Inspired by Alfred Noye's famous poem, The Highwayman, Nicola Morgan's novel, The Highwayman's Footsteps (Walker, 6.99), is equally thrilling and morally more complex. Running away from a privileged, but emotionally miserable home life, young William de Lacey discovers that without the protection of his father's name and money, he has - and is - nothing. Reluctantly he throws in his lot with fiery, independent Bess, daughter of the poem's highwayman, who has embraced her father's profession and steals from the rich to give to the poor. On one level this is a rip-roaring adventure story - Robin Hood heroes versus cruel Redcoat soldiers and evil landowners. But our young protagonists also rob, murder and take pleasure in revenge, making this a challenging and deeply satisfying read.
Finally, what better stocking-filler than an entertaining book that could help to save the planet? Spud Goes Green by Giles Thaxton, illustrated by Nigel Baines (Egmont, 4.99), follows the progress of Spud's New Year Resolution to be more green. Written in a jokey, diary format with colourful cartoon illustrations, there's sage advice about recycling rubbish, saving energy, caring for wildlife and more. By the end of the year Spud can declare himself a full-blown greenie. Will you be able to say the same?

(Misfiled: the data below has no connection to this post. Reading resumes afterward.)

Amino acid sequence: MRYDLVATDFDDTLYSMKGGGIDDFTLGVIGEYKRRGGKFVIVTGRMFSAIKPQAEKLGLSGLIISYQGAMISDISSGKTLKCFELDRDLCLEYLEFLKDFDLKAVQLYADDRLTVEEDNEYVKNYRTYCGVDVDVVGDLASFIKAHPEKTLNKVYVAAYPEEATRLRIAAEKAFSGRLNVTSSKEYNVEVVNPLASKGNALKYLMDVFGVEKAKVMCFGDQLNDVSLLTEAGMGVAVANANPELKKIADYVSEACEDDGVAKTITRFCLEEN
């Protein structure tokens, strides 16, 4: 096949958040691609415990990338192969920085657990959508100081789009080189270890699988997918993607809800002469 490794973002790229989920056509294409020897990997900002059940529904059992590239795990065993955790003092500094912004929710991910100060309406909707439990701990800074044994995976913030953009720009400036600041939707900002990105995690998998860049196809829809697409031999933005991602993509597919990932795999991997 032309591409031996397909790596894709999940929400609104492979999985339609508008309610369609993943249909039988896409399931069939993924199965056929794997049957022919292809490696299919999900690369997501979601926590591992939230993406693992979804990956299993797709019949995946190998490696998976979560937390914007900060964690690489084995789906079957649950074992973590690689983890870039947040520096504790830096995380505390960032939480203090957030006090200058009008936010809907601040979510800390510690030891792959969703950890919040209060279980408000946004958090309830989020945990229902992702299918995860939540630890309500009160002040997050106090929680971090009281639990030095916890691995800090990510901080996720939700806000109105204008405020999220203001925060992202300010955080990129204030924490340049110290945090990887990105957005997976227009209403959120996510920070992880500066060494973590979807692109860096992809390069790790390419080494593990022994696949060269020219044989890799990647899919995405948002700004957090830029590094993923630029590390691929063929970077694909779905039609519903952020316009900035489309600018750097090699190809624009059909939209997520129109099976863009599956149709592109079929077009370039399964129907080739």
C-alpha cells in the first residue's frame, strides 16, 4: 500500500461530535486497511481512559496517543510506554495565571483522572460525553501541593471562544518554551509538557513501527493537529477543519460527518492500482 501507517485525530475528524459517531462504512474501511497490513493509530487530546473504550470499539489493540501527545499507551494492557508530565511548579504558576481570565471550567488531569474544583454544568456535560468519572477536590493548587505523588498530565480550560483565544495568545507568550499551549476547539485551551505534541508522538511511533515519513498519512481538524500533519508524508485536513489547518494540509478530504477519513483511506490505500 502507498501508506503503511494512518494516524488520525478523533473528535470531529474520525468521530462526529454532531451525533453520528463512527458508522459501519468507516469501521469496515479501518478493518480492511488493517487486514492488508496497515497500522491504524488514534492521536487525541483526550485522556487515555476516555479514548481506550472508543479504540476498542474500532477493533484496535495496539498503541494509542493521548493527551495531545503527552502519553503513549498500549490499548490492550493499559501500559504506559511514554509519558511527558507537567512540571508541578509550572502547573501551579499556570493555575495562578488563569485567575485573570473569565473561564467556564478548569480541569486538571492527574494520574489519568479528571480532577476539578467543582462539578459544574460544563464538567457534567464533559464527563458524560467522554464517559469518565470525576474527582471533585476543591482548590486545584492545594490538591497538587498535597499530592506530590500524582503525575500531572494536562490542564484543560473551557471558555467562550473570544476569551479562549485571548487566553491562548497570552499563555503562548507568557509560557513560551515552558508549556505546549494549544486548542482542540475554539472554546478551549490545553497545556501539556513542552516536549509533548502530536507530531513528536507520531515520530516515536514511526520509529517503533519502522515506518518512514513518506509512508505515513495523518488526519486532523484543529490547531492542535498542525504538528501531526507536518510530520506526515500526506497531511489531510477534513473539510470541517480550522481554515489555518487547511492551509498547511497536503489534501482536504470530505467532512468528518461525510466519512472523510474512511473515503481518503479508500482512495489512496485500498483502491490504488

TODDLERS to 4 YEARS
Merry Christmas Spot by Eric Hill (Frederick Warne, 4.99)
Everyone's favourite puppy helps his mum get ready for Christmas in this large board book.
4 to 8 YEARS
Horrid Henry's Christmas Cracker by Francesca Simon, illustrated by Tony Ross (Orion, 4.99)
Anarchic seasonal fun with the world's naughtiest boy.
8 to 12 YEARS
Starring Tracy Beaker by Jacqueline Wilson (Doubleday, 12.99)
Tracy is back and she's desperate for a part in the school production of A Christmas Carol.
TODDLERS to 4 YEARS
Baby Christmas by Michael Lawrence (Orchard, 10.99)
Baby Christmas causes chaos as he follows in his father's footsteps.
4 to 8 YEARS
Clarice Bean, Don't Look Now by Lauren Child (Orchard Books, 9.99)
Girls, boys (and grown-ups) will enjoy Clarice Bean's latest adventures.
8 to 12 YEARS
When Santa Fell to Earth by Cornelia Funke (The Chicken House, 9.99)
The last real Santa's bid to save the Christmas spirit. Perfect holiday reading.
Spud Goes Green (inset) by Giles Thaxton
Going green has never been so much fun.